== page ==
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Findings made by British Museum archaeologists and scientists reveal that bitumen has been identified for the first time
Crumbly black solid with textile impressions.



LONDON.- Findings made by British Museum archaeologists and scientists published today in Scientific Reports reveal that bitumen has been identified for the first time in ancient Nubia. Samples analysed from Amara West, now in modern day Sudan, provide evidence of the use of bitumen from the Dead Sea in Nubia during the 19th and 20th Dynasties (c.1250–1080 BC). This discovery expands our understanding of the practice of funerary rituals using black liquids, as this new research provides an example of the use of this ritual far from the centre of power in Egypt, and in a tomb with both Egyptian and Nubian elements.

A combination of archaeological and scientific research uncovered two different uses for bitumen at Amara West. The bitumen was found in two different forms, ground and mixed with gum to make a black paint, and in a ritual liquid made from a mixture of organic products. Bitumen is a dense, highly viscous, form of petroleum found in natural deposits. The bitumen found in use at Amara West can be sourced to the Dead Sea, some 2500km away.

Evidence for the trade in bitumen into the Nile Valley during the New Kingdom has so far been very limited, so this discovery is a major contribution showing evidence for a trade in solid bitumen from the Dead Sea into Nubia during the 19th and 20th dynasties (c. 1290 to 1070 BC), an era when pharaonic Egypt ruled an empire from sub-Saharan Africa to southern Syria. The scientific analysis conducted at the British Museum provides the first molecular identification of bitumen used as a ground pigment from the time of the pharaohs.

Amara West lies between the Second and Third Nile Cataracts, in the heart of Nubia, a region that stretched from Aswan in southern Egypt southwards to the Fourth Nile Cataract. This region was occupied by pharaonic Egypt from around 1548 to 1086 BC. Excavations at the site were conducted by the British Museum between 2008 and 2019, in collaboration with the National Corporation for Antiquities & Museums (Sudan) and funded by the Qatar-Sudan Archaeological Project (QSAP).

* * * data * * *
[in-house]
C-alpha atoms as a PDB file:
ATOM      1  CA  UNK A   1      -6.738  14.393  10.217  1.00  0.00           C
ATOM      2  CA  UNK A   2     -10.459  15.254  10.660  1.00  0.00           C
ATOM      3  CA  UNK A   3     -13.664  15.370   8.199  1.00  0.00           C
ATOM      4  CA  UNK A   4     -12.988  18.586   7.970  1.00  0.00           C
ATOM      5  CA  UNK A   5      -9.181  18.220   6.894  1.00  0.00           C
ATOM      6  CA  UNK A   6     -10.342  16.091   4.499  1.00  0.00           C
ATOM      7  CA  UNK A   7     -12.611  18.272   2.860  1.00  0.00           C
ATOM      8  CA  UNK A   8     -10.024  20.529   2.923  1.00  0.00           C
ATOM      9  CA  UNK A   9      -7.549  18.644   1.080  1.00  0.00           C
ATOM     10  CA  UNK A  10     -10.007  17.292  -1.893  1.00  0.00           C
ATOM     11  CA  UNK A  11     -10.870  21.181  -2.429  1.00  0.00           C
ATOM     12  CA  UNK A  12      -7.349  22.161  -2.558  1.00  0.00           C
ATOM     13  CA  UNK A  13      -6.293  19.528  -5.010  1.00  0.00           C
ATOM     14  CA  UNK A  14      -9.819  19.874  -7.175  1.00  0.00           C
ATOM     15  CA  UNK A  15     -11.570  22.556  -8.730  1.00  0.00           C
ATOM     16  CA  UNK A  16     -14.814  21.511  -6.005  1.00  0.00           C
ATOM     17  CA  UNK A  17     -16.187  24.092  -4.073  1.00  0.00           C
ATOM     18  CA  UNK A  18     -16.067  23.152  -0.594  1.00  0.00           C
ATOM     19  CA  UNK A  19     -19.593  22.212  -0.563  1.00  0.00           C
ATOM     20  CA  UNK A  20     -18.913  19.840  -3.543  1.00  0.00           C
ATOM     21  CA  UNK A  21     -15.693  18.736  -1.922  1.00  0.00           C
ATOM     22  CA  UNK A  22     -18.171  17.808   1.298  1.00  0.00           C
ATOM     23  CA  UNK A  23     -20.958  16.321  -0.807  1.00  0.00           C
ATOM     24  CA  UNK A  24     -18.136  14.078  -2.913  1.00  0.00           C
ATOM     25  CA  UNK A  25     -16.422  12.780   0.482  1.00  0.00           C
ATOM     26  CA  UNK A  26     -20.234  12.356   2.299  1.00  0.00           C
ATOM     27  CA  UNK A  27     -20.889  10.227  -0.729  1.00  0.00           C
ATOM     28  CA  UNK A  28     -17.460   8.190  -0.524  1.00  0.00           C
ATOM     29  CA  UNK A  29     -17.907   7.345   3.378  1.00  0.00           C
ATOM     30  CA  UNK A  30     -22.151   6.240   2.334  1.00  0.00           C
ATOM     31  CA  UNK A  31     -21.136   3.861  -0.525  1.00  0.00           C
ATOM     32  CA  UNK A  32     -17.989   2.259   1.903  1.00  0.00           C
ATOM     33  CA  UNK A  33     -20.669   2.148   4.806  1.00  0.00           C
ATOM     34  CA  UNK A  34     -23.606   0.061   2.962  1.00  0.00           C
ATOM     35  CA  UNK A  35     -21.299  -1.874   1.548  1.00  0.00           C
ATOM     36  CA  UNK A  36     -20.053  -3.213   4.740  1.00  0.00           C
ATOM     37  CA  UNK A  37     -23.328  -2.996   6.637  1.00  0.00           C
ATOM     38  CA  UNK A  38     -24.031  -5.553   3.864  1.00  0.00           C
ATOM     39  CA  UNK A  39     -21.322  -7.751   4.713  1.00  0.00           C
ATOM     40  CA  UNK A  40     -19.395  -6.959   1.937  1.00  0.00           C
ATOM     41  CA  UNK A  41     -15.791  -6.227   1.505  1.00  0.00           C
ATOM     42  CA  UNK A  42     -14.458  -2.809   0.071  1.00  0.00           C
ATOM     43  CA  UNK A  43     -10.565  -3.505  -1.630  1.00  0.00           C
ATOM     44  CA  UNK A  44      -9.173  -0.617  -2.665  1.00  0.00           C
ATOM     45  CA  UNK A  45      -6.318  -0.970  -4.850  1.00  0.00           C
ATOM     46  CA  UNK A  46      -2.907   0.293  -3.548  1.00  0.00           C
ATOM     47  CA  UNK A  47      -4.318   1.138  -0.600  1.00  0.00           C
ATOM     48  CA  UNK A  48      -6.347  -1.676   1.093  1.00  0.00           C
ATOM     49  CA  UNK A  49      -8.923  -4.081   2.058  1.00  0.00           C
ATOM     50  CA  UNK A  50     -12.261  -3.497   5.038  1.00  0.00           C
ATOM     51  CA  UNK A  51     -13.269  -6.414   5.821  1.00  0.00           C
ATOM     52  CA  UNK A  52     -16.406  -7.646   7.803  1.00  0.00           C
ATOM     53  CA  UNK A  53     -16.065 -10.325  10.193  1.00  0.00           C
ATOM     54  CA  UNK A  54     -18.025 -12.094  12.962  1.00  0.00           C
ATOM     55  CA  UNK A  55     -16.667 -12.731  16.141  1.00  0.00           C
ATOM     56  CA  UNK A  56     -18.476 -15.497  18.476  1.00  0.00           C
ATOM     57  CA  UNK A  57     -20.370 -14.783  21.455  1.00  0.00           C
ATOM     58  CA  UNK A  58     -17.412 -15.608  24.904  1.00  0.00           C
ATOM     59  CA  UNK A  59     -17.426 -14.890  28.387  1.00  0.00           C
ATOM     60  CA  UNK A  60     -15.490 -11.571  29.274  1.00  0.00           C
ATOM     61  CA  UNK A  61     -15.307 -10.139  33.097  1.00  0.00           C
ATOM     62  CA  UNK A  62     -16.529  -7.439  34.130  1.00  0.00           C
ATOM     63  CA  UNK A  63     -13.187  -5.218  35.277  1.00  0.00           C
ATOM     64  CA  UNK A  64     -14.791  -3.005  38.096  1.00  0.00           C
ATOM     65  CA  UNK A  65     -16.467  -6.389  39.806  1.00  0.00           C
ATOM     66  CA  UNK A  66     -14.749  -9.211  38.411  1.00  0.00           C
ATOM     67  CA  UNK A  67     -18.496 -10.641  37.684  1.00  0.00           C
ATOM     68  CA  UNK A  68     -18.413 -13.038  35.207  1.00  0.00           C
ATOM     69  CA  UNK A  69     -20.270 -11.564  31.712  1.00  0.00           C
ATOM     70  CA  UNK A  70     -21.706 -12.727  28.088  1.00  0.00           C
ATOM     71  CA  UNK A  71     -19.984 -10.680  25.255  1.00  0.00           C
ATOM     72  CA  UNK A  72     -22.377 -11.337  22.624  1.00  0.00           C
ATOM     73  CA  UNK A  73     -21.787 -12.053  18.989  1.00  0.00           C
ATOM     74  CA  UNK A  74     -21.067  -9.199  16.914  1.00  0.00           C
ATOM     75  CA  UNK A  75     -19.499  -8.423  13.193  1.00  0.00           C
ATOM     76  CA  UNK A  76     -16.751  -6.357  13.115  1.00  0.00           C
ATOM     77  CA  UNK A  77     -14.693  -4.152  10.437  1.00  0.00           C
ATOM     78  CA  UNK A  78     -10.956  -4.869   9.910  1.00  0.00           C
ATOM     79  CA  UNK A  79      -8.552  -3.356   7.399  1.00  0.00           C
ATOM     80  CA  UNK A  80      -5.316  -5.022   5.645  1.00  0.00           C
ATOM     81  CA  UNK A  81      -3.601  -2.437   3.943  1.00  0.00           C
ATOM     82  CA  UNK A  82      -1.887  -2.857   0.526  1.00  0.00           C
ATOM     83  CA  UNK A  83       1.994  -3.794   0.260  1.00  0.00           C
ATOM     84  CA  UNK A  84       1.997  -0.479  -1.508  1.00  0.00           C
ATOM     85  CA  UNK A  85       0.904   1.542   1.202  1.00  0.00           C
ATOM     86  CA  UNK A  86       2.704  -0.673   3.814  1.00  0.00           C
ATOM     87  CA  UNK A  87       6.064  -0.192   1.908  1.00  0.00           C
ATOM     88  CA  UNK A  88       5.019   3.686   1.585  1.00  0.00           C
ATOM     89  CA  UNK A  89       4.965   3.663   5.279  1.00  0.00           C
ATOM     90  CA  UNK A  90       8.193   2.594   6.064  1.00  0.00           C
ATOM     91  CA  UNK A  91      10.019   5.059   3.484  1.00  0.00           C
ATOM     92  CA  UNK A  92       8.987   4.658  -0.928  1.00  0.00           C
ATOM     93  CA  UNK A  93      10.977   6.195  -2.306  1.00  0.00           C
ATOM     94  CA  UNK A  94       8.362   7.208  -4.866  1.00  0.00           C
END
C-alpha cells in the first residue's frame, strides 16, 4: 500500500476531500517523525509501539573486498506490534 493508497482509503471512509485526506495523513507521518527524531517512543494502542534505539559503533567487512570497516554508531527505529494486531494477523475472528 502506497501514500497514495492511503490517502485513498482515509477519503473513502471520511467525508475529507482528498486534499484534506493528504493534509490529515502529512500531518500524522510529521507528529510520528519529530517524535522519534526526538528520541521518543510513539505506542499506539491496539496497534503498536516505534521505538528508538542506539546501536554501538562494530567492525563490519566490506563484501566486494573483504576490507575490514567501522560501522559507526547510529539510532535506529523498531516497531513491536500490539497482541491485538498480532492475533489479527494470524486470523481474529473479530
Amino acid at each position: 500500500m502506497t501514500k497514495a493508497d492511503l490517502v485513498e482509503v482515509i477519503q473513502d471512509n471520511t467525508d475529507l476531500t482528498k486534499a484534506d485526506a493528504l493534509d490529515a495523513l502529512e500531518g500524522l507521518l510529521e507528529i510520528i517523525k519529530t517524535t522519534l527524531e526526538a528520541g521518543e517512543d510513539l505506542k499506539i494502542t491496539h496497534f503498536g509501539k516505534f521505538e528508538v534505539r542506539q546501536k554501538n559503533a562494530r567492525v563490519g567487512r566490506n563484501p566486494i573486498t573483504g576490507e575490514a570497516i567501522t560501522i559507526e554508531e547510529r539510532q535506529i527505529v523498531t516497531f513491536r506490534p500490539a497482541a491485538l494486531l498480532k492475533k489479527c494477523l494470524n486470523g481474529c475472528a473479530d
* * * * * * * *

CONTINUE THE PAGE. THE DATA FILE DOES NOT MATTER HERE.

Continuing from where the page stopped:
Three examples of black materials were excavated in the pharaonic town and cemeteries of Amara West: black paint on broken fragments of pottery vessels re-used as palettes; a black coating on a painted and plastered coffin fragment; and lumps of a crumbly black substance excavated from a tomb. The latter two were a mixture of bitumen and other organic products, including plant resin, indicating that this was probably applied as a ritual funerary liquid, a practice known from this time period in Egypt.

The crumbly black substance found in the tomb was attached to small pieces of linen, which suggested to researchers that this was an example of ‘black goo’ poured over the wrapped body during the funeral. This is the first time this practice has been documented in ancient Nubia. The components of the substance are consistent with black liquids used in funerals in Egypt. This new research reveals the use of this ritual far from the centre of power in Egypt, and in a tomb with both Egyptian and Nubian elements.

Egyptian black funerary liquids have been the focus of a recent research project at the British Museum, funded by the Wellcome Trust. The ingredients used to make the black funeral liquid were fat, wax, resin from Pistacia or conifer trees (imported from the eastern Mediterranean) and bitumen, usually from the Dead Sea. The use of similar ingredients in mummification balms and black varnishes on funerary statues suggests that this black liquid had multiple uses in funerary practices. A link to Osiris, the god of the dead, and ruler of the underworld in Ancient Egypt, can be made from the black colour of the substance and from the similarity of the liquid to mummification balms - Osiris is known as “the black one” and shown with black skin, and the mummified deceased is identified as an aspect of Osiris.

The scientific analysis was undertaken by Dr Kate Fulcher in the laboratories of the British Museum’s Scientific Research department, funded by the AHRC. Molecular analysis using gas chromatography-mass spectrometry (GC-MS) identified the components of the different black materials collected by archaeologists at Amara West. Three separate methods were used to analyse the components of the substances and to discover the source of some of the bitumen as originating from the Dead Sea.

Dr Kate Fulcher said that “This research has revealed multiple uses of bitumen at Amara West. It is interesting that it was used as a paint because it is much easier to use ground charcoal, which we know they were also using, suggesting that the bitumen was imported for a special use. Discovering evidence of the practice of using black ritual funerary liquids in ancient Nubia opens up even further avenues of research across the British Museum collection and other archaeological sites. This work would not have been possible without the support of the Arts and Humanities Research Council (AHRC)”

Dr. Neal Spencer said, “These findings epitomise how scientific analysis and ongoing collaboration with colleagues in Sudan can provide new insights into what is was like to live under the pharaonic empire. From the arrival of materials like bitumen from far-off sources, to the sensory aspects of preparing the dead for their journey to eternity, it brings us closer to ancient people”










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